In a speech at Singapore’s annual National Rally day on Sunday, August 21, Singapore Prime Minister Lee Hsien Loong announced that the nation would decriminalize sex between men, setting the stage to repeal a long-standing law originally passed in 1938. This anticipated shift in policy begs the question: What will the actual legal, cultural, and social effects of this change be for LGBTQ+ persons and the Singaporean citizenry as a whole?

The act in question, Section 377A of Penal Code of 1871, states: “Any male person who, in public or private, commits, or abets the commission of, or procures or attempts to procure the commission by any male person of, any act of gross indecency with another male person, shall be punished with imprisonment for a term which may extend to 2 years.”1

This move by Prime Minister Lee serves as a step forward for human rights, and specifically LGBTQ+ rights, in Singapore, and several human rights groups and intergovernmental organizations were quick to laud the announcement. One such example was Taoufik Bakkali, the Regional Director for Asia and the Pacific region for UNAIDS (the United Nations agency pointed towards addressing and eradicating the AIDS epidemic). In a statement on 22 August 2022, he said, “UNAIDS welcomes this as a significant step towards respecting the human rights of LGBT people in Singapore and creating a more open, tolerant and inclusive society where people can be who they are and love who they want without fear of being imprisoned.”2 UN High Commissioner for Human Rights Michelle Bachelet made similar comments celebrating Prime Minister Lee’s statement as important for reducing stigma and increasing open conversation surrounding LGBTQ+ rights in Singapore.3

However, not all human rights advocates see repealing Section 377A as a total victory. To understand the move’s mixed reception (and some parties’ doubts) it is important to contextualize the law, discuss what led to this decision to repeal it, and what legal results this will actually bring.

As previously stated, this section of the code was added to Singapore’s body of law in the 1930s, at a time when it was still under British colonial rule. After gaining independence from Britain in 1965, Singapore’s legislative body voted to retain Section 377A in its own penal code. Importantly, however, while the statute has remained de jure in Singaporean law since its induction, it has officially not been enforced de facto in over a decade. Specifically, in the last debate on the law in 2007, Parliament voted to retain the section to appease the majority-conservative status quo in Singapore, but Loong, being the prime minister at that time as well, stressed that it would not be enforced to respect the privacy of gay Singaporeans.4 Furthermore, in February of this year, the Singapore Court of Appeal ruled in Tan Seng Kee v. Attorney General that the statute cannot be used to prosecute the sexual actions of citizens in private , although this decision did not declare Section 377A unconstitutional.5

Following much debate within the country paired with the court’s unwillingness to enforce the law, the announcement to repeal Section 377A seems somewhat unsurprising to many, following its trajectory in the past few decades. Notably, too, Prime Minister Lee emphasized that this repealing of the statute is as far as the country will go on the subject. Namely, he indicated his intent to uphold the national policy of heterosexual marriage as the sole legal union in the state, emphasizing that the Singaporean government has no intention of “changing the definition of marriage.”6 As such, it could be argued that the move is solely performative without much substance to make tangible change in human rights.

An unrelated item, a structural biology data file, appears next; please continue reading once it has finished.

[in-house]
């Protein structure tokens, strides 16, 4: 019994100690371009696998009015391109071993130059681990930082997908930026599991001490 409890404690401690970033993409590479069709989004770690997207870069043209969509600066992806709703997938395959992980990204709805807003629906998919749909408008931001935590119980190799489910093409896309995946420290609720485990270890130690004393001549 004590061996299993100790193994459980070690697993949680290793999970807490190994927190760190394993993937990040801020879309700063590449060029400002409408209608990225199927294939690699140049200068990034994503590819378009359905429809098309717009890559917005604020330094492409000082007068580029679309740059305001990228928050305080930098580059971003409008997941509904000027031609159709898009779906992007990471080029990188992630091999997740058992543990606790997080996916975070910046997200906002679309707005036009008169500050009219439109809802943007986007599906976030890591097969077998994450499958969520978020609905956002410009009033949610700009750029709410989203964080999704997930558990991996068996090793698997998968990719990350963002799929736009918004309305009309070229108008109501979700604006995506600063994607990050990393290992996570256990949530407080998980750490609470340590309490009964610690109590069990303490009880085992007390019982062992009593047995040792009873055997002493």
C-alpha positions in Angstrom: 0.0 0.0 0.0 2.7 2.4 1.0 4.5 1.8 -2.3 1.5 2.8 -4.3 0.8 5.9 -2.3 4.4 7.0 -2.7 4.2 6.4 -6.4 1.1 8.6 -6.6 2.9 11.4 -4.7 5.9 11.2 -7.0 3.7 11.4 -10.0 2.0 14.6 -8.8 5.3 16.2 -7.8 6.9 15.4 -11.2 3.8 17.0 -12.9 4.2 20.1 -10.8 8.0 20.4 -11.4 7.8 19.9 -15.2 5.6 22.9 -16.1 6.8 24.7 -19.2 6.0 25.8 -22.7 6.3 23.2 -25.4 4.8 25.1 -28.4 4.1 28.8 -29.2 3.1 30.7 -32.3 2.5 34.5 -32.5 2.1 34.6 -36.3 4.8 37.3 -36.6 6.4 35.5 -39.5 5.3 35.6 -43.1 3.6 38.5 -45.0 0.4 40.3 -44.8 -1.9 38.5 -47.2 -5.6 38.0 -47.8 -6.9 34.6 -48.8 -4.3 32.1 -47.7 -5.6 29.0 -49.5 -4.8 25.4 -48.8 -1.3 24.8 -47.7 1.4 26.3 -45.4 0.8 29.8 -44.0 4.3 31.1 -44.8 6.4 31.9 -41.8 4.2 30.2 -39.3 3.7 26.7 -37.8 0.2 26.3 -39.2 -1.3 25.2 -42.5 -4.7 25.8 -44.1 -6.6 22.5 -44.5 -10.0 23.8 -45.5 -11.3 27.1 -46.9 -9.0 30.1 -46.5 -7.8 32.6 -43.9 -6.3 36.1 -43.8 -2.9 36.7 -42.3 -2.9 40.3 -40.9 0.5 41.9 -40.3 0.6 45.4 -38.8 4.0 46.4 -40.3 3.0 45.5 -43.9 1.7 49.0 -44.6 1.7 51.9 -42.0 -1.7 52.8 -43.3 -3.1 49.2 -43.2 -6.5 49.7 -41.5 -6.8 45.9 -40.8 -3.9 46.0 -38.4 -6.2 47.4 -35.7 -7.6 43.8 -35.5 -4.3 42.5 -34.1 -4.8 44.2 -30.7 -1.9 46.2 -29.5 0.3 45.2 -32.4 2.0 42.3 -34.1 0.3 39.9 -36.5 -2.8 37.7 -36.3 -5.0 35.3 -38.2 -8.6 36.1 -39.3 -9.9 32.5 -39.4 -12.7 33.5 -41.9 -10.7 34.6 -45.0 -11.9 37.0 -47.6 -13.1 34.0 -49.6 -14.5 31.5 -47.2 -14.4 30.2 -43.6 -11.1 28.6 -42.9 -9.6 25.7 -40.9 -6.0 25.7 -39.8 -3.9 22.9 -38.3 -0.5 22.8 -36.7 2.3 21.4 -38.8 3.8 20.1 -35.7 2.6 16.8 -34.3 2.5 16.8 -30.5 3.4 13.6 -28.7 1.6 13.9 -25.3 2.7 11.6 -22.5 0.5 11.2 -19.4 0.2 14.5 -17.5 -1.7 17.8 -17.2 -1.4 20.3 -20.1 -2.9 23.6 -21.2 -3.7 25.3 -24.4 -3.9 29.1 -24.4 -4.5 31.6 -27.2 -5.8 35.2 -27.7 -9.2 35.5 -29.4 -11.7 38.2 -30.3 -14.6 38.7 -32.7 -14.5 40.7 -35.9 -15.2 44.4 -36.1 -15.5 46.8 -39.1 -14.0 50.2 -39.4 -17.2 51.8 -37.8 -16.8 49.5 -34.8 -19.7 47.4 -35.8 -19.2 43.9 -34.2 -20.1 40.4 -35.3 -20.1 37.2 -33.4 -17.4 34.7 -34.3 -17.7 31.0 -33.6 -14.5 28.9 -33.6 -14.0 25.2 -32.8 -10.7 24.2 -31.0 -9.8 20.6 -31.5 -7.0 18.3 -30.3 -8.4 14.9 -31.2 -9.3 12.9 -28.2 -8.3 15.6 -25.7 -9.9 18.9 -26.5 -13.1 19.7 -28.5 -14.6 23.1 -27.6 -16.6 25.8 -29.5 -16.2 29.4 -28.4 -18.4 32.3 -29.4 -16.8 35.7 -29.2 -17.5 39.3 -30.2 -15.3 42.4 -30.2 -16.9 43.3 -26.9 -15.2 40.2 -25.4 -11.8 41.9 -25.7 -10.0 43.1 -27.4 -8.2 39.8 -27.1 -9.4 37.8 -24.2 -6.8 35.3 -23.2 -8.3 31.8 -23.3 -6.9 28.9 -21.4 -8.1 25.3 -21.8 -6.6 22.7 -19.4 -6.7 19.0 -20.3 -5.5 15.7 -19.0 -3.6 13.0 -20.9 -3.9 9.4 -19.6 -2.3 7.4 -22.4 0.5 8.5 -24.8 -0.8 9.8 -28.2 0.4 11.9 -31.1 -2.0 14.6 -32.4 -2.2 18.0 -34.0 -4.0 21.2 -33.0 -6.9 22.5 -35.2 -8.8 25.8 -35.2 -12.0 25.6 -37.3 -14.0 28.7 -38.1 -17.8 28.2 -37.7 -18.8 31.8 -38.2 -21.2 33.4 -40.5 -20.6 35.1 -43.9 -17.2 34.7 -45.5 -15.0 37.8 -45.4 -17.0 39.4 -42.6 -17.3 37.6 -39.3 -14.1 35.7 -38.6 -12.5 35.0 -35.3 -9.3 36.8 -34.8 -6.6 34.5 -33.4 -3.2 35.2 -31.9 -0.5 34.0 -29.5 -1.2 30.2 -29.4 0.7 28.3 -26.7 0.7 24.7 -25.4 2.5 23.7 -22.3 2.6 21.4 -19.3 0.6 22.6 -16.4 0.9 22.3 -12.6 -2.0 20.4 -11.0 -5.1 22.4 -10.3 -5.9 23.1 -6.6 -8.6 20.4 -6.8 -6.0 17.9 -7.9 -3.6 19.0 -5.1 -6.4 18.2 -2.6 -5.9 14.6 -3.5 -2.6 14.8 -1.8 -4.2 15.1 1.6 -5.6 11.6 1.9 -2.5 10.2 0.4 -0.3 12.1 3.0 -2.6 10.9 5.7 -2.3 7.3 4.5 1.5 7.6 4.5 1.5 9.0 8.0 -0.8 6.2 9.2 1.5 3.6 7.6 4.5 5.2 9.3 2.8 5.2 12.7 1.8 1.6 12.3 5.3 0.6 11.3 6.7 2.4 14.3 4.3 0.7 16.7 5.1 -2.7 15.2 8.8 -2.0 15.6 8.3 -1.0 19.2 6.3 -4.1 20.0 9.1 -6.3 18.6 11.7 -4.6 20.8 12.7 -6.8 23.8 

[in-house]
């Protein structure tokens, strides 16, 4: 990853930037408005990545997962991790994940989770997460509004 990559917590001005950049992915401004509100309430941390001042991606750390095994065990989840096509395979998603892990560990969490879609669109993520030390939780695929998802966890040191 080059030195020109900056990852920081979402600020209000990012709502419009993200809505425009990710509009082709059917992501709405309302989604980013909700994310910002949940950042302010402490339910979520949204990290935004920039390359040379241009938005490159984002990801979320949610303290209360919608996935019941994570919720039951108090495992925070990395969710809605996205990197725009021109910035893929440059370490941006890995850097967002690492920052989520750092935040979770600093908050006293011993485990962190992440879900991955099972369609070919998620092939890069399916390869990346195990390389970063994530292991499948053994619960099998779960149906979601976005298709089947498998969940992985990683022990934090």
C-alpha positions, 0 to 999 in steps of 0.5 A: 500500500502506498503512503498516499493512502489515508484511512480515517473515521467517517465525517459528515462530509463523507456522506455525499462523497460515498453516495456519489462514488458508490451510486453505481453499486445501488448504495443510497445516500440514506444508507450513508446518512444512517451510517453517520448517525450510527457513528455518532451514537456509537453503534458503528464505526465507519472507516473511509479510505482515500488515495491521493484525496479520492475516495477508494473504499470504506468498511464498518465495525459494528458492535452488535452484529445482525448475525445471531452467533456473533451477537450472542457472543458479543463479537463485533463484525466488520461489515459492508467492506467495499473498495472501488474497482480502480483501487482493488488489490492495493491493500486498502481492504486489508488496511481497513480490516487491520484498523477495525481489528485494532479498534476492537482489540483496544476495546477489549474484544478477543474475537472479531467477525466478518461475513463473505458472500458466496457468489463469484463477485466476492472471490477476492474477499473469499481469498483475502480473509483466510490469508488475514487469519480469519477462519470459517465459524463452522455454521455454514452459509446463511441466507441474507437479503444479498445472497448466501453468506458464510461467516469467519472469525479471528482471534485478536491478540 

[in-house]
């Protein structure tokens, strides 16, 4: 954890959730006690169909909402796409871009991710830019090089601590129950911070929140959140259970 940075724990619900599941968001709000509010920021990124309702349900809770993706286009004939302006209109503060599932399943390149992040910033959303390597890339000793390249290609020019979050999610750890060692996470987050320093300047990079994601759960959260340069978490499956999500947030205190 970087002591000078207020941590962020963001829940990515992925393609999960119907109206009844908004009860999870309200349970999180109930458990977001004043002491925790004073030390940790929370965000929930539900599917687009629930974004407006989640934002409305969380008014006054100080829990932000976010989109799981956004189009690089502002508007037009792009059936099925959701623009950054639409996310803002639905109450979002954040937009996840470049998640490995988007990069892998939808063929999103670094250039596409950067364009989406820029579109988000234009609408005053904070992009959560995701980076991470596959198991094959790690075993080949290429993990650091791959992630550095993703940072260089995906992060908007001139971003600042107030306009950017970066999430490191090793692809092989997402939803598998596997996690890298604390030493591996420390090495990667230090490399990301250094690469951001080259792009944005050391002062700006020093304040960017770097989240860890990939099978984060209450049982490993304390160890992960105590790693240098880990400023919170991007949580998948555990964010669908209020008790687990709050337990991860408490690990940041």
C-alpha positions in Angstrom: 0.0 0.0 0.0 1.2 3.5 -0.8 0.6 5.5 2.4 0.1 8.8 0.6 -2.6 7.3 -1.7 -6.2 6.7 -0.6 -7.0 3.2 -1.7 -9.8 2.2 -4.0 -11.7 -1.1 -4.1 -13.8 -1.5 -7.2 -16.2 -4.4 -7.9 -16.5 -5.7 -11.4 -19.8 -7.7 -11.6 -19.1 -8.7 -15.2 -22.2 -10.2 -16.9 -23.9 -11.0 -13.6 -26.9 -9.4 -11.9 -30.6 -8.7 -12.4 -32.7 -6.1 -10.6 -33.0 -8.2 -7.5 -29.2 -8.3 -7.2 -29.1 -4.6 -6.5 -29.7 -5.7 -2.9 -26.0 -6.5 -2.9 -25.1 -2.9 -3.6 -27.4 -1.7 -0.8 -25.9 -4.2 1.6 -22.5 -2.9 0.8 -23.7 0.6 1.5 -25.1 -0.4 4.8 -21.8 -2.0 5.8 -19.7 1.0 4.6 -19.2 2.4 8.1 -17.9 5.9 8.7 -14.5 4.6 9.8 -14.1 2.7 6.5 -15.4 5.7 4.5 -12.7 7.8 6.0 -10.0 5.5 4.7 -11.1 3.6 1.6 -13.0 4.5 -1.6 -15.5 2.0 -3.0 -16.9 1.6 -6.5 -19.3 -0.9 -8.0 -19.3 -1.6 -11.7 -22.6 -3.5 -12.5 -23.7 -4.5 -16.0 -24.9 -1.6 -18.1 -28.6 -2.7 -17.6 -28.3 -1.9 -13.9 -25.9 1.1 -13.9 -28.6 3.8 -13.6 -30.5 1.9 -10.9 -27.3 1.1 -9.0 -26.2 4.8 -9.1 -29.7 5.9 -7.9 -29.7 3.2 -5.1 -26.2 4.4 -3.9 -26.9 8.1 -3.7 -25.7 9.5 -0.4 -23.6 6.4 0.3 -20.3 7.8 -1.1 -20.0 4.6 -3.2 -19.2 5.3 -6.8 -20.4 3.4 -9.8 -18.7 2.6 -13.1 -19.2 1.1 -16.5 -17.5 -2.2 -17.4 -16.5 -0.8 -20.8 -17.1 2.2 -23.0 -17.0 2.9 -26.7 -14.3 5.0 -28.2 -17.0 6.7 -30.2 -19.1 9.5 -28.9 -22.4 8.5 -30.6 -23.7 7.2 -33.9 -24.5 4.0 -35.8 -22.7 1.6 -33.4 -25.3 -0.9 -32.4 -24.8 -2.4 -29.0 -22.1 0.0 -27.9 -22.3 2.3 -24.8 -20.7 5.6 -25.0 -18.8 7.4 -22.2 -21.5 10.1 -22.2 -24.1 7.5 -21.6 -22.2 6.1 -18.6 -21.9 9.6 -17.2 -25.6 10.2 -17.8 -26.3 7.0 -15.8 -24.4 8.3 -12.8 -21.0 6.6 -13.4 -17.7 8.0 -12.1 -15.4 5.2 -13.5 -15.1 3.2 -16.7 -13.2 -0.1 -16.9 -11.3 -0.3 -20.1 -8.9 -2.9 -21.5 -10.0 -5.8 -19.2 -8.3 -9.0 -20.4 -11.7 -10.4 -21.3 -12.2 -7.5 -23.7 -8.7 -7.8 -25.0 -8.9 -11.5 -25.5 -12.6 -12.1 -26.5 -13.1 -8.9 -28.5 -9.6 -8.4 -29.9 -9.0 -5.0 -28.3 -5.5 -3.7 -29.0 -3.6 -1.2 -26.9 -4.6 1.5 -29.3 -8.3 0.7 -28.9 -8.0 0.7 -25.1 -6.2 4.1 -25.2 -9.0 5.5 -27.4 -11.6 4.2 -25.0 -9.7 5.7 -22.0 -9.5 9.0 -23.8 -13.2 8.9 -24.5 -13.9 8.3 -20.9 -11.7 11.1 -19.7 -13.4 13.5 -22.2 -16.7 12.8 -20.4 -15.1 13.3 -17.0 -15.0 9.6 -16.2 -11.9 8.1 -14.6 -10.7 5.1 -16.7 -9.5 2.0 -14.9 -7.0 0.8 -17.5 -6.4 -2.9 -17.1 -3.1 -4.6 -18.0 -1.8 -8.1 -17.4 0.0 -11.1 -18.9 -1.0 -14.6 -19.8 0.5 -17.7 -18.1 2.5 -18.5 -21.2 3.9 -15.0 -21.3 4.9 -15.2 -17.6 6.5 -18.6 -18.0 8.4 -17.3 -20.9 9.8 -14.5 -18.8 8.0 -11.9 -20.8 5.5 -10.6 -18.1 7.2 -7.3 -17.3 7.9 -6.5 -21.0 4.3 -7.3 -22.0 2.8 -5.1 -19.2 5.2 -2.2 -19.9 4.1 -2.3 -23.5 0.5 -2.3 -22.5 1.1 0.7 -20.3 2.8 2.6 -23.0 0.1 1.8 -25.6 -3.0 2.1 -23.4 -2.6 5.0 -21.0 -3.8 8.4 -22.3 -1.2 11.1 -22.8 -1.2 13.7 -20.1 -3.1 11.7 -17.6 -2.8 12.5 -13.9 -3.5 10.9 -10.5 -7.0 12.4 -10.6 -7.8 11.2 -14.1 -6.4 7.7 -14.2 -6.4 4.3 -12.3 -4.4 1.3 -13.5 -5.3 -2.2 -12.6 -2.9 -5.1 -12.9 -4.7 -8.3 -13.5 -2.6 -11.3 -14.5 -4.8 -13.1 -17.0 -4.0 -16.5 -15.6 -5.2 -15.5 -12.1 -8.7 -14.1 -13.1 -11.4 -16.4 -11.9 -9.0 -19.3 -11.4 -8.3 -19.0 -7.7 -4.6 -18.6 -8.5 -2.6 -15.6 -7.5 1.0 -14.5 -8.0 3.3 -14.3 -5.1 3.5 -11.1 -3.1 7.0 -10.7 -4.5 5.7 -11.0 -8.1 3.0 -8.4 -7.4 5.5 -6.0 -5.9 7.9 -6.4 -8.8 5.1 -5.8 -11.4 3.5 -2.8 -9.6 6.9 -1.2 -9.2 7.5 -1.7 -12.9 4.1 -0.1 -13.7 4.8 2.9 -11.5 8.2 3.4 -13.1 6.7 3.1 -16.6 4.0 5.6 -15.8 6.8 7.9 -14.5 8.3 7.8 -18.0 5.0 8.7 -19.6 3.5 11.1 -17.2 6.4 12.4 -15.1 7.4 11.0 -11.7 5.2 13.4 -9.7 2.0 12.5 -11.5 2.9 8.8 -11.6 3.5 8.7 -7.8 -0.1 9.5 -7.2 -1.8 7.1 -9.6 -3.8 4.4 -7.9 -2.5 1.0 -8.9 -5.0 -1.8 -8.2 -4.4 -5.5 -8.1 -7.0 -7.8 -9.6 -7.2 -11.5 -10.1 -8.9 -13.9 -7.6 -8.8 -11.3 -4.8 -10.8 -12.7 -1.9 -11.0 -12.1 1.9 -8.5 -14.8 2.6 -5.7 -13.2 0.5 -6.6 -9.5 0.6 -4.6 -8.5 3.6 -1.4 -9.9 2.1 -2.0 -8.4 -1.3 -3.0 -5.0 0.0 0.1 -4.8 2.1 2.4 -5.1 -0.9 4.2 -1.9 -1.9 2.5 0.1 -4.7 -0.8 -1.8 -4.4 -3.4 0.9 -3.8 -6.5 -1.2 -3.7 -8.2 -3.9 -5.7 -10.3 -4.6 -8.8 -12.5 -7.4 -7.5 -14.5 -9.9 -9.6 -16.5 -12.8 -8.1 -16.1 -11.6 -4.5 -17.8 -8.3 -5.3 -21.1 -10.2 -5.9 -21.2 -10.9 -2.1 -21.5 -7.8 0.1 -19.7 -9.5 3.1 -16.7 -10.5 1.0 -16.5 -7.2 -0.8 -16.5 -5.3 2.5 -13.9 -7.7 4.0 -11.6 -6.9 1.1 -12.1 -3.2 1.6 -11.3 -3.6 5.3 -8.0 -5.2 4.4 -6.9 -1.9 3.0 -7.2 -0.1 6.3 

However, even if Singapore’s move to repeal this colonial-era law may not change much in legal enforcement and prosecution or in marital rights, its message is important in the global trend toward a greater protection of human rights. The announcement puts Singapore in line with Botswana, Angola, Antigua and Barbuda, and Bhutan as having recently decriminalized same-sex intercourse, marking a growing international trend toward tolerance.7 Decriminalization of homosexual acts, alongside perhaps breaking down actual legal barriers for many individuals, works to reduce worldwide stigma toward the global LGBTQ+ community, especially in historically socially-conservative countries like Singapore. Indeed, although both the announcement and the law itself refer solely to gay men and do not mention women, this reduction in stigma will likely impact LGBTQ+ individuals regardless of gender by reducing social shame surrounding homosexuality as a whole.

As a trend, massive human rights progress, including and especially concerning LGBTQ+ rights, does not occur overnight, and it is important to note the progress in this move while perhaps still calling for stronger legal protections for the LGBTQ+ community in Singapore. 

1 Singapore Penal Code 1871, s 377a

2 ‘UNAIDS Welcomes The Repeal of the Law That Criminalized LGBT People in Singapore’ (UN Geneva, 22 August 2022) <> accessed 22 August 2022

3 UN Office of the High Commissioner for Human Rights, ‘Comment by UN High Commissioner for Human Rights Michelle Bachelet on repeal of Singapore law banning sex between men’ (22 August 2022) <> accessed 24 August 2022

4 Imelda Sad, ‘PM Lee: Why Singapore Must ‘Leave Section 377A Alone’ The Straits Times (Singapore, 23 October 2007) 30 <> accessed 24 August 2022

5 Tan Seng Kee v Attorney General [2022] SGCA 16

6 Speech by Prime Minister Lee Hsien Loong (21 August 2022) <> accessed 5 September 2022

7 ‘UNAIDS Welcomes The Repeal of the Law That Criminalized LGBT People in Singapore’ (UN Geneva, 22 August 2022) <> accessed 22 August 2022

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